In Partnership with Yahweh, A Critical Review of a Sermon by Bertrand Comparet
Not counting his commentary series on the Revelation, which we do not plan to critique here, there are nearly 130 sermons posted at the Bertrand Comparet archive at Christogenea. Now, over these past few years, we have already critiqued about a third of them, and we have greatly expanded on more than a few, such as his sermons on Ruth and Esther, and especially his sermon on Christianity in the Old Testament. Our first critique of his work was his sermon on Esther, which we discussed over three of our own presentations in the Spring of 2015, and we have presented commentary on about three dozen of his other sermons since then.
To us this undertaking is important, because for so many Identity Christians, Bertrand Comparet’s work provided a foundation for their understanding of Scripture and was instrumental in helping them to develop a basis for the substance of their faith. Therefore, if we take our faith seriously, that basis must be continually contemplated, measured against Scripture, and if one tenet or another is not upheld by Scripture then we must allow ourselves to be corrected. As we read in the 119th Psalm: “12 Blessed art thou, O LORD: teach me thy statutes. 13 With my lips have I declared all the judgments of thy mouth. 14 I have rejoiced in the way of thy testimonies, as much as in all riches. 15 I will meditate in thy precepts, and have respect unto thy ways. 16 I will delight myself in thy statutes: I will not forget thy word.”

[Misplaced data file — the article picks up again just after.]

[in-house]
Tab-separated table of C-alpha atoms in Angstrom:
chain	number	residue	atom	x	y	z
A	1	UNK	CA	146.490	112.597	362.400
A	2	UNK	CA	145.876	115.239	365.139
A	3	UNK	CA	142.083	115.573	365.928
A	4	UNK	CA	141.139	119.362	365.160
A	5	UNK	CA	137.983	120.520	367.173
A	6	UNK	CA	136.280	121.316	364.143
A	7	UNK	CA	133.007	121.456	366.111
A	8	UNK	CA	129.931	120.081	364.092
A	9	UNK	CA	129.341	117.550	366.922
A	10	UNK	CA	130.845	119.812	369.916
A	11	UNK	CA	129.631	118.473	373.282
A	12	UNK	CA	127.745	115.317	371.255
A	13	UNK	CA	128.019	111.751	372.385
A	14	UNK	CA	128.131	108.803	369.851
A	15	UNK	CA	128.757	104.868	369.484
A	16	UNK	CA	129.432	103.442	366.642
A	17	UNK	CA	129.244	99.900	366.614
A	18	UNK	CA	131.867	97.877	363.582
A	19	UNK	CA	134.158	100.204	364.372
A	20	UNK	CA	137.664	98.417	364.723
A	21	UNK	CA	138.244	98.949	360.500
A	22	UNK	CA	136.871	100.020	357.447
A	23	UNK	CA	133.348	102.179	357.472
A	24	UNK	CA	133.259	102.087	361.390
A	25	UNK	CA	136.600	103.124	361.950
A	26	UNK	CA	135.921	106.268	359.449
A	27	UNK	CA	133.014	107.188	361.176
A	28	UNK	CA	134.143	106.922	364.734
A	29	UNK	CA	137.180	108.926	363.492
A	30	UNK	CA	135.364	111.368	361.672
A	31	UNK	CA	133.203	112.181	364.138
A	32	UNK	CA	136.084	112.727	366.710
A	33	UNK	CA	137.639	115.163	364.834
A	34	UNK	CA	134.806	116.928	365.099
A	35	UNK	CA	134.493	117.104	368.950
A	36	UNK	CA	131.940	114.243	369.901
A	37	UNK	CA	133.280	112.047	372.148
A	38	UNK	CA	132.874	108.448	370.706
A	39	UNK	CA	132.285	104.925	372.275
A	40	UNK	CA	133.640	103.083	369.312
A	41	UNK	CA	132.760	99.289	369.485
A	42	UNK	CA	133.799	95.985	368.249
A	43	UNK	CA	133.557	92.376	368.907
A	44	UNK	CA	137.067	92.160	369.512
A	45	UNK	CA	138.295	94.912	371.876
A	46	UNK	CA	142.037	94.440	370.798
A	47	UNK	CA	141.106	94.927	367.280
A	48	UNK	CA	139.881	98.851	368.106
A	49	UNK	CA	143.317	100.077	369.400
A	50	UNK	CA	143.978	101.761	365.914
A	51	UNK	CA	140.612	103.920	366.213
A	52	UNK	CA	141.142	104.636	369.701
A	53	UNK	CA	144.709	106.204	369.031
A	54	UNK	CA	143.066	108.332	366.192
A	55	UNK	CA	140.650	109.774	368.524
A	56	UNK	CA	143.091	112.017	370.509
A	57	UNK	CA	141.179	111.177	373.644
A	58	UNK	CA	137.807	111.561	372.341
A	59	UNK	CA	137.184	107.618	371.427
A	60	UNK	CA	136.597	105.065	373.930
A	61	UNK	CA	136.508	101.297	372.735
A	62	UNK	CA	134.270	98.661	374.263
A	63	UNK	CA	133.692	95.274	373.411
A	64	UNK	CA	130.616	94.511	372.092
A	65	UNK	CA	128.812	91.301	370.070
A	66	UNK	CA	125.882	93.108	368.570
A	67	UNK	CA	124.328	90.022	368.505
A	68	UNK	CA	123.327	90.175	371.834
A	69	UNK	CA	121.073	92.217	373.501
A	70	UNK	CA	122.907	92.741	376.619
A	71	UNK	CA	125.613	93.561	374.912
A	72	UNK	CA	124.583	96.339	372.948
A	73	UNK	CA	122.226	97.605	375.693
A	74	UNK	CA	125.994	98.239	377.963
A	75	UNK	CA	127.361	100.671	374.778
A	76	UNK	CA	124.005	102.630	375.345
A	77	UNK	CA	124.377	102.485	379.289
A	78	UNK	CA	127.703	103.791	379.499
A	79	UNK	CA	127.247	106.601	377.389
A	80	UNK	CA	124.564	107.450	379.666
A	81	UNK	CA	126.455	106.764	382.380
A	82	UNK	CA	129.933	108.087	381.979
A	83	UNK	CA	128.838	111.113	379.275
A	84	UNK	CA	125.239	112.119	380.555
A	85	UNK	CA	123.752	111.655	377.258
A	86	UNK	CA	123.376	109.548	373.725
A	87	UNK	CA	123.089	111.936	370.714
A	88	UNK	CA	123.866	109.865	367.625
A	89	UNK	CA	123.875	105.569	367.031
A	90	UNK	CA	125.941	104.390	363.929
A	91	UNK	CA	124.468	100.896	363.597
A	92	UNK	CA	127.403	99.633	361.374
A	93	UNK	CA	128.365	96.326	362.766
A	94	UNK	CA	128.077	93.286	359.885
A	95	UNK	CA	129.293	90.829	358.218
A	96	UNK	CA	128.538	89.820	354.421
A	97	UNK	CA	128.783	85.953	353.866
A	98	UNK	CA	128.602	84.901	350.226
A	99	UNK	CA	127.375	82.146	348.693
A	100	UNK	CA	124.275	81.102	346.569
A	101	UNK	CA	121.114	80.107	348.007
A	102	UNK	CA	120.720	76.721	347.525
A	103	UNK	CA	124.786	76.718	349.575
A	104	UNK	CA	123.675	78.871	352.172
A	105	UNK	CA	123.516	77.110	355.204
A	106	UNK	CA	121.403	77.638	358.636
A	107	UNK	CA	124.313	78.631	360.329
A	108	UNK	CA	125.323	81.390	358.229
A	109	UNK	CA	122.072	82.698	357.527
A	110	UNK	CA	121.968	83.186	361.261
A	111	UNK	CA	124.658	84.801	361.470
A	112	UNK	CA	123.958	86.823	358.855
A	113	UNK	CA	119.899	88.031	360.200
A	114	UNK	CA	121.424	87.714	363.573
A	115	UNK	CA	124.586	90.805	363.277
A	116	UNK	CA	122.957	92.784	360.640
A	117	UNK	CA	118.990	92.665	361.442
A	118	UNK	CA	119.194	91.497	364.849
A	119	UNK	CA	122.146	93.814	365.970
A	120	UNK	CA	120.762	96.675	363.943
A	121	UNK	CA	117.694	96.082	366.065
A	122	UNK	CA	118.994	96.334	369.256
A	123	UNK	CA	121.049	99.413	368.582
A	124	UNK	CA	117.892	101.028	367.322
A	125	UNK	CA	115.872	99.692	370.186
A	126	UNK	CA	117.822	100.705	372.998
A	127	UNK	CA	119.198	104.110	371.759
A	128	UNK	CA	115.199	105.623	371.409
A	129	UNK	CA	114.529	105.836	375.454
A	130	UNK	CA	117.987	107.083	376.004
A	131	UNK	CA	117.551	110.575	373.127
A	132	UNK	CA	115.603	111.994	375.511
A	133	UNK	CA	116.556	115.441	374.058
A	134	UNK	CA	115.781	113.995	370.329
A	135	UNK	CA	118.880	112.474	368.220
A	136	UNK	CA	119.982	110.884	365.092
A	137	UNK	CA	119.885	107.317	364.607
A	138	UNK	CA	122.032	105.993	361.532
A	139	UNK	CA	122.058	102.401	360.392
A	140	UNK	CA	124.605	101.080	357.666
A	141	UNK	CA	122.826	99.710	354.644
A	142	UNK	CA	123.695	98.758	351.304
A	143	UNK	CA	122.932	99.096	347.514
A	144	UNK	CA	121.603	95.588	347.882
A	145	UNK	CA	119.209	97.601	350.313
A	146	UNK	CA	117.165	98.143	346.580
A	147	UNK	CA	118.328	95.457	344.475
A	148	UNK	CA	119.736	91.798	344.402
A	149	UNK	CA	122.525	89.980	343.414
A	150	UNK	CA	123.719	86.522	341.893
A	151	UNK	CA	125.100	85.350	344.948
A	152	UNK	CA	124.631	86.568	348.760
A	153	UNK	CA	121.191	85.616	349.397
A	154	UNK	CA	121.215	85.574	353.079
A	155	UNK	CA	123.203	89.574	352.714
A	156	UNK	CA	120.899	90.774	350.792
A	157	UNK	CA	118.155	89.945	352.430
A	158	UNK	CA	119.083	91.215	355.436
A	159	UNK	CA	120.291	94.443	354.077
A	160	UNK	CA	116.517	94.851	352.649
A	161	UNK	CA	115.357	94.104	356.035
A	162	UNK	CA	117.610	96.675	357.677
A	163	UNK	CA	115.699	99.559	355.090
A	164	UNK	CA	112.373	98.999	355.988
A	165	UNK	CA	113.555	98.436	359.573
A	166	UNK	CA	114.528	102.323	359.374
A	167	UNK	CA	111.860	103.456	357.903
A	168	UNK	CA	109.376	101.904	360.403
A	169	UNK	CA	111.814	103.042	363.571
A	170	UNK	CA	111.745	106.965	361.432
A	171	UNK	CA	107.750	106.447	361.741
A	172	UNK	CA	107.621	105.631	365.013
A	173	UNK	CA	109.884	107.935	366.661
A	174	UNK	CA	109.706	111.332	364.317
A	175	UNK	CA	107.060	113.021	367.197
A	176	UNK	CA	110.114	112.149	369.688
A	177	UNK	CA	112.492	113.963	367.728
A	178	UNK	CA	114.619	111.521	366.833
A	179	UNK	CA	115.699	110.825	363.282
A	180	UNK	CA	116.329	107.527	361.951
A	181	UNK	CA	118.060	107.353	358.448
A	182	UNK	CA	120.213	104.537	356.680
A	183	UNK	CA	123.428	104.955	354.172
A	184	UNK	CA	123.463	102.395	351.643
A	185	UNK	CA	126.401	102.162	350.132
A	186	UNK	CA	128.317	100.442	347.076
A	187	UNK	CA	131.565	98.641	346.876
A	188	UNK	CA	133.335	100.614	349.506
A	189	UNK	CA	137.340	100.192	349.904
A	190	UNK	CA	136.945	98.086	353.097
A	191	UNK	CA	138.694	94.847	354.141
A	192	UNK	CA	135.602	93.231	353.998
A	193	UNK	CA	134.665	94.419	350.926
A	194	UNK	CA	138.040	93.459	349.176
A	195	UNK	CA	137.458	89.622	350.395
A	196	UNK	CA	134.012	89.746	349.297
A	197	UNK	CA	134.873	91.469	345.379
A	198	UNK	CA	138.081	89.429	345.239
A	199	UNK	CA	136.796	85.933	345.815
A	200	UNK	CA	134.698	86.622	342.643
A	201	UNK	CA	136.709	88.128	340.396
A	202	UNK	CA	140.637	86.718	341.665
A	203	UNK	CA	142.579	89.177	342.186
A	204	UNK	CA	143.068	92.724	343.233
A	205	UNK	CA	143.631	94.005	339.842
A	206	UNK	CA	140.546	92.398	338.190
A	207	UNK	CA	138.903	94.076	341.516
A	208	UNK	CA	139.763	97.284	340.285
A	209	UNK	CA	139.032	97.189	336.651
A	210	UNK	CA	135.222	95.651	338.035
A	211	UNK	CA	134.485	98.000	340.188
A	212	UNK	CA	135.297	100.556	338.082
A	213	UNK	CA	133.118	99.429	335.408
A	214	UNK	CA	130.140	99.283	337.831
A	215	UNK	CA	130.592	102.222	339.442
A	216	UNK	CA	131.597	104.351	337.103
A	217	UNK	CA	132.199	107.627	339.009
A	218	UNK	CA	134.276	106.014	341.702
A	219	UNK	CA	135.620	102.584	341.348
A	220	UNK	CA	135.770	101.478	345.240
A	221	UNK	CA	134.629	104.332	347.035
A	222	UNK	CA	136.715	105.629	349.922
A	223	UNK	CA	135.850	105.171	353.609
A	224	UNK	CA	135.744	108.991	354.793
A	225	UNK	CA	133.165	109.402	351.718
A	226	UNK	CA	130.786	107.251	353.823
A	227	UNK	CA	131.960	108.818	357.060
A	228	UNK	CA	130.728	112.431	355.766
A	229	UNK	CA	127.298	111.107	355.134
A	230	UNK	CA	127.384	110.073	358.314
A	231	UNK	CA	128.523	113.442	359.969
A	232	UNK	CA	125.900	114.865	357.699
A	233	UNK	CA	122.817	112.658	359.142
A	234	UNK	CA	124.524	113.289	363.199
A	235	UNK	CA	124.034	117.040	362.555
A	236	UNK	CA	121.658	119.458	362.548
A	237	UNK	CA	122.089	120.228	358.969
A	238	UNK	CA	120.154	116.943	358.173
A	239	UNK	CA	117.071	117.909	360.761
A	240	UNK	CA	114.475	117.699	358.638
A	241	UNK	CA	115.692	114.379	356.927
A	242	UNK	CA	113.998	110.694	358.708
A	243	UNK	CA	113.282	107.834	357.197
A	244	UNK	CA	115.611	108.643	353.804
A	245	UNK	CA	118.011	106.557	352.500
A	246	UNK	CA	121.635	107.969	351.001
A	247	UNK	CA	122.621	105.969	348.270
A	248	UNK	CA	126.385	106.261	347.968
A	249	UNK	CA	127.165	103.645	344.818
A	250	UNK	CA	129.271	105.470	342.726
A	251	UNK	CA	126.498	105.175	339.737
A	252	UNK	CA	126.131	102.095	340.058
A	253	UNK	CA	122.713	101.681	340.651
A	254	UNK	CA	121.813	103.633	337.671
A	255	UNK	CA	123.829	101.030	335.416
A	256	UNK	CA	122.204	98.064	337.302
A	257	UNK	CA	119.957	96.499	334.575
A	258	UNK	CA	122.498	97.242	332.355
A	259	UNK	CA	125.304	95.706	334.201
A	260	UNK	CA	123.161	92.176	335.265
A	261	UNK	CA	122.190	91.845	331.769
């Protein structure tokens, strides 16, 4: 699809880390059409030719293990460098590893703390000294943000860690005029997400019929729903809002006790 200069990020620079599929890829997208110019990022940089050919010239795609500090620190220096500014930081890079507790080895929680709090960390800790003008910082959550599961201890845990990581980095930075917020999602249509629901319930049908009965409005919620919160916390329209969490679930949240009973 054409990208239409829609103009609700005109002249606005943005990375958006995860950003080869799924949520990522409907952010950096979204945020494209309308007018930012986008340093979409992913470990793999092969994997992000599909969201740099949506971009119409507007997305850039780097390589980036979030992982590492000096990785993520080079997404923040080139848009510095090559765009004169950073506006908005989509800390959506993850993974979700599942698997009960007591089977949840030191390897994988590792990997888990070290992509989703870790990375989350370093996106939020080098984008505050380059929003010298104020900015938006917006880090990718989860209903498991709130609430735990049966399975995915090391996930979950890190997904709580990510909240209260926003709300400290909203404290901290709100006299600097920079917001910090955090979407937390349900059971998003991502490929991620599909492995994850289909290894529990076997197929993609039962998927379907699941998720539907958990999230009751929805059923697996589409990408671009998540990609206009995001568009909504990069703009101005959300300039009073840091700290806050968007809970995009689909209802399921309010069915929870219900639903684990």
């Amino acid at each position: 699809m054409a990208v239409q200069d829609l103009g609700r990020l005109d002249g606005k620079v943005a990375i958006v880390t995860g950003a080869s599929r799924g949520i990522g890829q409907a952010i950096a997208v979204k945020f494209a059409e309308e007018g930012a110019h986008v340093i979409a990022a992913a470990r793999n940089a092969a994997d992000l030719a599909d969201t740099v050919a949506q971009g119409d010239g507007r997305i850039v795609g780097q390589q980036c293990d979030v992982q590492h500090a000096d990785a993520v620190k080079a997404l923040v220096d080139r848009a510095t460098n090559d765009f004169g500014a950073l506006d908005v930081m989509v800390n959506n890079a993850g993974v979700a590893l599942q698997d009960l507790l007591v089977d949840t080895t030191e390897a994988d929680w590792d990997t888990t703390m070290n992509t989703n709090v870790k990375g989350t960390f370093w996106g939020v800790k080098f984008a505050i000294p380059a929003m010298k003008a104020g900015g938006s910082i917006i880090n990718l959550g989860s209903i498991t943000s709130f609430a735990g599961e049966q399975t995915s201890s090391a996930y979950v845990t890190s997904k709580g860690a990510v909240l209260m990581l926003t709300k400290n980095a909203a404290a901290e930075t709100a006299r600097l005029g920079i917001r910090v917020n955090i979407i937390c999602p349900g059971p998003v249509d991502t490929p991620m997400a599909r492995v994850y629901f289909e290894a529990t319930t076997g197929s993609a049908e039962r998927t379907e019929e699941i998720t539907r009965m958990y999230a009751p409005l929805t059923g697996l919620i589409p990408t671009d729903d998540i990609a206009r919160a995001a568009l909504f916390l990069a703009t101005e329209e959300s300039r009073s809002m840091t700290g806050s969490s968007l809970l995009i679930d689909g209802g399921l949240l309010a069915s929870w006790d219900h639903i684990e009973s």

But Bertrand Comparet is not the only Identity teacher or pastor from the past which we have critiqued, and we have treated Wesley Swift, Charles Weisman, and even our dear friend Clifton Emahiser in the same manner, always trying to be as objective as possible. Clifton actually enjoyed, and often watched my critiques of his work in person, even when he did not participate. In fact, we have critiqued many more of Clifton’s papers than those of any other writer, and I feel at least partially responsible for many of them because I worked with Clifton and edited most of them. So our objective is certainly not to trash the graves of dead men, but rather, we seek to build up an even more solid foundation for our faith, in which we endeavor to examine all things and find what is true, and to cleave to that, as Paul of Tarsus advised the Romans, in chapter 12 of his epistle, to “ 2 … be not conformed to this world: but be ye transformed by the renewing of your mind, that ye may prove what is that good, and acceptable, and perfect, will of God.”
Now in our endeavor to advance that objective we shall critique this sermon, which is titled In Partnership with Yahweh, because it is highly illustrative of some of the most fundamental differences which we have with Bertrand Comparet. These differences have been the cause of many disputes between ourselves and many long-time Christian Identity adherents over the past twenty years, and regardless of how much we respect Bertrand Comparet, some of his work is still very much in need of correction. However even doing this, we have already critiqued some of the ideas he presents here in relation to another of his sermons, titled Noah's Flood Was Not World Wide, which we presented here in September of 2020. So we shall borrow some of our criticisms for this sermon.